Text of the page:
Grace correlates strongly to emotional intelligence. A recent article listing fourteen indicators of emotional intelligence includes this one: “After you fall, you get right back up.” The popular authors about self-esteem seem to want to create a world in which no one ever falls. On the one hand, that just doesn’t correspond to reality. On the other hand, self-esteem is in fact the engine that empowers me to get back up, or to strive for any goal. It is the engine of the courage that empowers me to have or set a goal.
It is the engine that empowers any work at all.
In particular, it is the engine that empowers an infant to grow out of infantilism. The extent to which many people reject grace is reflected in the infantilism of their adult lives: one who constantly demands “help” from others, or takes things by force, while doing nothing for oneself, has never, in effect, been weaned; one who fouls public restrooms and dumps trash in the neighbor’s yard has never, in effect, been toilet trained.
I am surrounded by such people. Many of them weigh 250 lbs. and “pack.”
In the gun-ridden, crime-ridden world in which I live, people live under a tyranny right now from which gun ownership cannot set them free. It is the tyranny of the chaos that they’ve made their lives, based on profound identification of themselves as worthless. The social consequences are devastating.
(1) The teen Diana is a stalwart of the youth group at my church. She comes every week, and has for years. It is significant that she alone, of her family, attends. On March 2, 2014, I learned that the family had just become homeless – again. This is the fifth time in fifteen months. Now, every program that deals with homelessness, every agency, makes housing families with children its first priority. The adults in this household care too little for themselves, let alone the children, to maintain stable housing.
(2) Pumpkin personifies “disreputable.” Whatever that term means, she’s it. She is dirty, and a drunk, and a thief. She’ll spend the night with any man debased enough to take her.
I lived in a rooming house. We had no central air conditioning, so on a hot summer day we let the kitchen door stand wide open. Byron was frying chicken on the stove. He went to his room to get something, and when he returned, the chicken was gone. Someone had come in the back door, took the chicken off the stove, and left. I don’t know that Pumpkin did it, but it’s just the sort of thing she’d do.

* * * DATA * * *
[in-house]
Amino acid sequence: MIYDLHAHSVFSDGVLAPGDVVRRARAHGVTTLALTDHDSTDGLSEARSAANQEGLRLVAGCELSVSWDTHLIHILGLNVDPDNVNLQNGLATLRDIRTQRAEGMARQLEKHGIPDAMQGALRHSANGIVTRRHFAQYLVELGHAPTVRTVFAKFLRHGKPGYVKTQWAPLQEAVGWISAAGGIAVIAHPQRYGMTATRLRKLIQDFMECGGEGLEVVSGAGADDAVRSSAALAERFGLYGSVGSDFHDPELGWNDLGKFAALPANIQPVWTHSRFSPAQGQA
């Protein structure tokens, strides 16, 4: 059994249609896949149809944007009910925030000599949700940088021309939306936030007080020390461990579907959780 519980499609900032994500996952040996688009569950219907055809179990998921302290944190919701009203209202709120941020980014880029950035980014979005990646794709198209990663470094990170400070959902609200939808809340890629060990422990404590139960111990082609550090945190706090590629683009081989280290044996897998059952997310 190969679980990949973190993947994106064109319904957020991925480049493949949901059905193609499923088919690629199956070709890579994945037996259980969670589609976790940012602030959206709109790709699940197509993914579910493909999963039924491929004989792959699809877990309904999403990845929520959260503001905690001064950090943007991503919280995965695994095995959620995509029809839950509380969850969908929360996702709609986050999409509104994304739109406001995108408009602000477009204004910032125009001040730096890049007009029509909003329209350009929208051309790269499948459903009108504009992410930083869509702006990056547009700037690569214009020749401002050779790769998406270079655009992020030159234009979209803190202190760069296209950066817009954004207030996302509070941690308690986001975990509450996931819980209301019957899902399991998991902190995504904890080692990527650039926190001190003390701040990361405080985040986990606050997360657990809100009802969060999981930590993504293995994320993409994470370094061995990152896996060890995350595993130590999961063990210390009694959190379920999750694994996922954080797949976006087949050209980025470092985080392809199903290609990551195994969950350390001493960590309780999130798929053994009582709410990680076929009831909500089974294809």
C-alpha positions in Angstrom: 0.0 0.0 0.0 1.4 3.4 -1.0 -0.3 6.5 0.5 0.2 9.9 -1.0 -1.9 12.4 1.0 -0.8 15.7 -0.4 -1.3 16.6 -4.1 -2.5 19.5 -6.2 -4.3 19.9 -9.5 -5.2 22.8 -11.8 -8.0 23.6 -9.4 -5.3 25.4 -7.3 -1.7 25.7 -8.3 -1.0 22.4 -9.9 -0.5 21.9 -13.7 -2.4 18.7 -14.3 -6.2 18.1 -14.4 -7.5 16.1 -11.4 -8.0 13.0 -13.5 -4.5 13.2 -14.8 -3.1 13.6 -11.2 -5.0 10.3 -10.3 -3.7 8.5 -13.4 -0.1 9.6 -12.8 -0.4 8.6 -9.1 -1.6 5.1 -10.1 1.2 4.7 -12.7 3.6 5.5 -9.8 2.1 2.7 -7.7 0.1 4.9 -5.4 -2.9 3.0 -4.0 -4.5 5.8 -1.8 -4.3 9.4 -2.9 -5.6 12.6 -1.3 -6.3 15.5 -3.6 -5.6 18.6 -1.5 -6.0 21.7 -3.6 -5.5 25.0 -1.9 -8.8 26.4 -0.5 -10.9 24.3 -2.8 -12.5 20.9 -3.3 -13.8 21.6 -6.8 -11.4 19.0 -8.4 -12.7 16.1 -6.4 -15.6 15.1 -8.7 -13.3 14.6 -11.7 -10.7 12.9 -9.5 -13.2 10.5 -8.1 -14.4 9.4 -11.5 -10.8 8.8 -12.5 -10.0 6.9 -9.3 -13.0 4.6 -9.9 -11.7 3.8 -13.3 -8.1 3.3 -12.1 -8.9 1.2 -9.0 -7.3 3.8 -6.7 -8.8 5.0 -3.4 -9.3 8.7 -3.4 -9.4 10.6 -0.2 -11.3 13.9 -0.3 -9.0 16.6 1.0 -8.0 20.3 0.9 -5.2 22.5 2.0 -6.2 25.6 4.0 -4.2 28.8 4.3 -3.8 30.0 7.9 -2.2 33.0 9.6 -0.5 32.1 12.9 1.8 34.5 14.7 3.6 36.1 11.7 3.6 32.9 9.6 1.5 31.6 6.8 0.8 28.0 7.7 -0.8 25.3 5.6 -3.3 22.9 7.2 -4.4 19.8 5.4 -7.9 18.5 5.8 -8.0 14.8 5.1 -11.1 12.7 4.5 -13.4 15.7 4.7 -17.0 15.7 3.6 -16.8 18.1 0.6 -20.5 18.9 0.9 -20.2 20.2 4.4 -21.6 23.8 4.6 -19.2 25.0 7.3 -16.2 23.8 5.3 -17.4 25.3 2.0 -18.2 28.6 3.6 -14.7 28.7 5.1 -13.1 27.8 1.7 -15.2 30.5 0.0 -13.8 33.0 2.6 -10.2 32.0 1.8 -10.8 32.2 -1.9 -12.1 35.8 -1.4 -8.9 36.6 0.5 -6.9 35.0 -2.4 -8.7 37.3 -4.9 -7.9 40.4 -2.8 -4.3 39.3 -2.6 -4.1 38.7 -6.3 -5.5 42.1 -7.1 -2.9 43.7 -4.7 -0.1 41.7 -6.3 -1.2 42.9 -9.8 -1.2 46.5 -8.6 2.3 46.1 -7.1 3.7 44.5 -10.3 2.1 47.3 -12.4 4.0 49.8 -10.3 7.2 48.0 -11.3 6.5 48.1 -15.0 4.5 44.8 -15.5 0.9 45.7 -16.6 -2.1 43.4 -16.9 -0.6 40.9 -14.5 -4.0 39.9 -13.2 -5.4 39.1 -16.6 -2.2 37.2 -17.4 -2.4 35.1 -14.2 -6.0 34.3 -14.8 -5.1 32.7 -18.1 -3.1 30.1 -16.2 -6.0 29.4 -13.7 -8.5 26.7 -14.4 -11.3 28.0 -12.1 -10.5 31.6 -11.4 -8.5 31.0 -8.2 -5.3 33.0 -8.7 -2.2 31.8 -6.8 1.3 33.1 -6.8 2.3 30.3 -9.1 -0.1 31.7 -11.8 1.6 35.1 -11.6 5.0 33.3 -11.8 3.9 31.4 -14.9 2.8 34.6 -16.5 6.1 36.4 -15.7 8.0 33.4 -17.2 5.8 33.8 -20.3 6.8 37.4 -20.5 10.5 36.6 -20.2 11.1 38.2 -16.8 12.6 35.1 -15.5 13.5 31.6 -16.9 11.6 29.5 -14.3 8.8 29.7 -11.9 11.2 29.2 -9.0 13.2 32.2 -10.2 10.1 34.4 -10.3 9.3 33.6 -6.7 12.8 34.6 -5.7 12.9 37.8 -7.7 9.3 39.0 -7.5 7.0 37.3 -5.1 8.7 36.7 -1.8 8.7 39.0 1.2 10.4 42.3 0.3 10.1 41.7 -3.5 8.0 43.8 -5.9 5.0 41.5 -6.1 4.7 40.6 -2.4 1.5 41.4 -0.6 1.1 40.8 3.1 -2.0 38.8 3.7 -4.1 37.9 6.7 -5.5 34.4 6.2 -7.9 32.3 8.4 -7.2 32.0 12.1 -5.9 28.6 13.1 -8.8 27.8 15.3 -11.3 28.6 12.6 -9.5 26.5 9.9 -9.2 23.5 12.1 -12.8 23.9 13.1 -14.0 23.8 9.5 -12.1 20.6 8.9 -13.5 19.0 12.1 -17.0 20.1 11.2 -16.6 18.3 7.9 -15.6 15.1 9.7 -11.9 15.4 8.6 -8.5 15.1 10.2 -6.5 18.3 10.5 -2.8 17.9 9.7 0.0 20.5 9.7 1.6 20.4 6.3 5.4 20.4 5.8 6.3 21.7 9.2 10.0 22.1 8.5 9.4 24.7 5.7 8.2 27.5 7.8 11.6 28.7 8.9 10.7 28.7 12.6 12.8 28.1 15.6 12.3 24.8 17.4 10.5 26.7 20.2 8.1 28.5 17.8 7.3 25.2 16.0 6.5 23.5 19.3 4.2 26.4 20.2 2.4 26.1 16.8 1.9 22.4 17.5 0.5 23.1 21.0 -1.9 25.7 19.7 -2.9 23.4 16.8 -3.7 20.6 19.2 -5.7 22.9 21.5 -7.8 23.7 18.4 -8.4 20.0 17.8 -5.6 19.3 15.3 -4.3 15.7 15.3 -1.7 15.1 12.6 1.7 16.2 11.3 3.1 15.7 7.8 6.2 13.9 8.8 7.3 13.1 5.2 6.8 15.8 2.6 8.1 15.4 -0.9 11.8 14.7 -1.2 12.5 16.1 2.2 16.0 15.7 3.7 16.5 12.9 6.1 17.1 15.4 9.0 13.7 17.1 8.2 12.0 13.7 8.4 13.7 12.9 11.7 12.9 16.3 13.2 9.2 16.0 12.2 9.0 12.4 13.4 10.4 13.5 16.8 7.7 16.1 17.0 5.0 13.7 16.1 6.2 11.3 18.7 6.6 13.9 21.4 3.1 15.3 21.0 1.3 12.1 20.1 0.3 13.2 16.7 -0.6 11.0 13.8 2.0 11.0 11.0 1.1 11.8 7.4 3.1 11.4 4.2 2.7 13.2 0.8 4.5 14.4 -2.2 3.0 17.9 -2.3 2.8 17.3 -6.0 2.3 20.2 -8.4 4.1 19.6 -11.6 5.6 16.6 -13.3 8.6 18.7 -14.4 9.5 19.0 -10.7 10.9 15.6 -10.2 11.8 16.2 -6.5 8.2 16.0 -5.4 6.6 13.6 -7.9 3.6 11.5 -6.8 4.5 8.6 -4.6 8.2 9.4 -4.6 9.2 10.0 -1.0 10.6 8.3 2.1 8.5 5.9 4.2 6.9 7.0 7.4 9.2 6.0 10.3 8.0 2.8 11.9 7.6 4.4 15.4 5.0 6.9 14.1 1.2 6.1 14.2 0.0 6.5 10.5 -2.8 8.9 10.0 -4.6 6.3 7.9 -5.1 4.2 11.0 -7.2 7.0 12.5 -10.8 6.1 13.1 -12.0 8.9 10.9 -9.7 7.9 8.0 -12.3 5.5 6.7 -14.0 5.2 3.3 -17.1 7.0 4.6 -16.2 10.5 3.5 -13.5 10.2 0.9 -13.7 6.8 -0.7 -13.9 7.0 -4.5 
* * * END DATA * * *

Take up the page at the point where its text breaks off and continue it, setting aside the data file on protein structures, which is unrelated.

One day on the bus stop waiting to go in to my job as a stock clerk at a dollar store, I saw Pumpkin walking uphill toward me. She was looking at me, smiling. I finally realized, she was proud of me. Imagine: of all people, she knew someone personally – me – who actually had a job. That she choose to feel good about herself in this instance was – her choice. She could as easily have rejected grace and felt resentful instead.
(3) Snyder says:
“‘Dignity’ used to refer to the self-mastery and fortitude with which a person conducted himself in the face of life’s vicissitudes and the boorish behavior of others. Now, judging by campus speech codes, dignity requires that we never encounter a discouraging word and that others be coerced into acting respectfully, evidently on the assumption that we are powerless to prevent our degradation if exposed to the demeaning behavior of others. These are signposts proclaiming the insubstantiality of our character, the hollowness of our souls.”
Let me take this in a direction Snyder did not intend.
His remark can be construed as questioning the value of civility and decency in public speech. Now, in my world, it’s not at all uncommon for public speech to take the form of a parent telling a toddler, “Shut the fuck up fo’ I slap the shit out your ass.” One can question the degree of self-respect in the speaker. I won’t speculate about the “insubstantiality” of a toddler’s “character” or “the hollowness of” its “soul.” The hard fact remains that the burden is upon this child to develop sufficient self-esteem to become a happy, productive and responsible member of society.
(4) SuEllen Fried’s Reaching Out from Within coaches prison inmates to develop empathic concern, a sine qua non outcome of self-esteem. Recidivism rates of those who complete the program are markedly better than the norm. The program does not hand it to them; if an inmate hasn’t chosen self-esteem already, he will not enroll.
Related: Kansas prisoners get the Granny treatment
Snyder defines “coward” differently than I do. To me, one who turns the cheek is not a coward. Rather, a coward is one who flees. As I stated at the outset, I have no impulse to join the gun-toting outlaws of my ‘hood. A modicum of self-esteem may empower courage to defend oneself. A greater share of self-esteem empowers courage to walk unarmed.